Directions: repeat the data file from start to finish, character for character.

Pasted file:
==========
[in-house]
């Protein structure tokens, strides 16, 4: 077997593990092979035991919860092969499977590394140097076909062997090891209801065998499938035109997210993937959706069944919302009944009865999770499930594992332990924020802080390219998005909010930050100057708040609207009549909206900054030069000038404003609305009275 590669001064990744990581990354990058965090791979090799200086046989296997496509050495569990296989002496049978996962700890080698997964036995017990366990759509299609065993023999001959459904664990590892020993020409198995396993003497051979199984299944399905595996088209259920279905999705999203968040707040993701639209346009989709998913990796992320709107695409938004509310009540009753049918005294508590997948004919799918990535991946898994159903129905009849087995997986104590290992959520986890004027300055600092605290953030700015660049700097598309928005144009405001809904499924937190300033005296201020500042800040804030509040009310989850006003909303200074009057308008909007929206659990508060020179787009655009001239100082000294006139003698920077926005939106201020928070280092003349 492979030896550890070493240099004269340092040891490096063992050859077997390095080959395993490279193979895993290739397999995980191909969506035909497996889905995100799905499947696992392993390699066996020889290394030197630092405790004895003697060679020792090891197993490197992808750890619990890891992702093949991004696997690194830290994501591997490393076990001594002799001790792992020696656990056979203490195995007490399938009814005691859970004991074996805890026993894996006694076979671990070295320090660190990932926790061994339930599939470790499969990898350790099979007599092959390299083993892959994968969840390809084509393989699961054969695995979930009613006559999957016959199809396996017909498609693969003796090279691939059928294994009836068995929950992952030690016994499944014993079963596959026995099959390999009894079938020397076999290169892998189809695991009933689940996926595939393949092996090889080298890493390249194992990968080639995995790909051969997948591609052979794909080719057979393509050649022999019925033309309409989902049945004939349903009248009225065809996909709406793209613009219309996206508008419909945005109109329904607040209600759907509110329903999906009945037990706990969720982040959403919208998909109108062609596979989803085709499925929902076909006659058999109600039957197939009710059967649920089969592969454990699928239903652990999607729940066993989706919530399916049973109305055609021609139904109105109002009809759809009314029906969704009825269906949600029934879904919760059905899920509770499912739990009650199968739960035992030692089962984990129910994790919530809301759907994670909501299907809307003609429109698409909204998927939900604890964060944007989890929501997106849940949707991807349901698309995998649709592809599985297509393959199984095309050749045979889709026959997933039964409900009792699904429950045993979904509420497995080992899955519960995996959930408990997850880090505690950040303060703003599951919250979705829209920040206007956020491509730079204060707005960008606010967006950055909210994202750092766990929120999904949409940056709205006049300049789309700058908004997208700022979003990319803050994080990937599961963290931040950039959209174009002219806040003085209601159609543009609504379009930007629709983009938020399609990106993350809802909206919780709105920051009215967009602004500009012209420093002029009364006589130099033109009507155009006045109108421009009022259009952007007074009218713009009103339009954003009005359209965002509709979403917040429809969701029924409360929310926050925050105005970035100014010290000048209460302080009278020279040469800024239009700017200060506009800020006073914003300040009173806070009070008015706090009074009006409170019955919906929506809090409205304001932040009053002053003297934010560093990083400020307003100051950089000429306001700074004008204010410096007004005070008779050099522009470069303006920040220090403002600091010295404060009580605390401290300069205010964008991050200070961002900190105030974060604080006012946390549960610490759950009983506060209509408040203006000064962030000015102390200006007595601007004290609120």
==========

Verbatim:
[in-house]
């Protein structure tokens, strides 16, 4: 077997593990092979035991919860092969499977590394140097076909062997090891209801065998499938035109997210993937959706069944919302009944009865999770499930594992332990924020802080390219998005909010930050100057708040609207009549909206900054030069000038404003609305009275 590669001064990744990581990354990058965090791979090799200086046989296997496509050495569990296989002496049978996962700890080698997964036995017990366990759509299609065993023999001959459904664990590892020993020409198995396993003497051979199984299944399905595996088209259920279905999705999203968040707040993701639209346009989709998913990796992320709107695409938004509310009540009753049918005294508590997948004919799918990535991946898994159903129905009849087995997986104590290992959520986890004027300055600092605290953030700015660049700097598309928005144009405001809904499924937190300033005296201020500042800040804030509040009310989850006003909303200074009057308008909007929206659990508060020179787009655009001239100082000294006139003698920077926005939106201020928070280092003349 492979030896550890070493240099004269340092040891490096063992050859077997390095080959395993490279193979895993290739397999995980191909969506035909497996889905995100799905499947696992392993390699066996020889290394030197630092405790004895003697060679020792090891197993490197992808750890619990890891992702093949991004696997690194830290994501591997490393076990001594002799001790792992020696656990056979203490195995007490399938009814005691859970004991074996805890026993894996006694076979671990070295320090660190990932926790061994339930599939470790499969990898350790099979007599092959390299083993892959994968969840390809084509393989699961054969695995979930009613006559999957016959199809396996017909498609693969003796090279691939059928294994009836068995929950992952030690016994499944014993079963596959026995099959390999009894079938020397076999290169892998189809695991009933689940996926595939393949092996090889080298890493390249194992990968080639995995790909051969997948591609052979794909080719057979393509050649022999019925033309309409989902049945004939349903009248009225065809996909709406793209613009219309996206508008419909945005109109329904607040209600759907509110329903999906009945037990706990969720982040959403919208998909109108062609596979989803085709499925929902076909006659058999109600039957197939009710059967649920089969592969454990699928239903652990999607729940066993989706919530399916049973109305055609021609139904109105109002009809759809009314029906969704009825269906949600029934879904919760059905899920509770499912739990009650199968739960035992030692089962984990129910994790919530809301759907994670909501299907809307003609429109698409909204998927939900604890964060944007989890929501997106849940949707991807349901698309995998649709592809599985297509393959199984095309050749045979889709026959997933039964409900009792699904429950045993979904509420497995080992899955519960995996959930408990997850880090505690950040303060703003599951919250979705829209920040206007956020491509730079204060707005960008606010967006950055909210994202750092766990929120999904949409940056709205006049300049789309700058908004997208700022979003990319803050994080990937599961963290931040950039959209174009002219806040003085209601159609543009609504379009930007629709983009938020399609990106993350809802909206919780709105920051009215967009602004500009012209420093002029009364006589130099033109009507155009006045109108421009009022259009952007007074009218713009009103339009954003009005359209965002509709979403917040429809969701029924409360929310926050925050105005970035100014010290000048209460302080009278020279040469800024239009700017200060506009800020006073914003300040009173806070009070008015706090009074009006409170019955919906929506809090409205304001932040009053002053003297934010560093990083400020307003100051950089000429306001700074004008204010410096007004005070008779050099522009470069303006920040220090403002600091010295404060009580605390401290300069205010964008991050200070961002900190105030974060604080006012946390549960610490759950009983506060209509408040203006000064962030000015102390200006007595601007004290609120």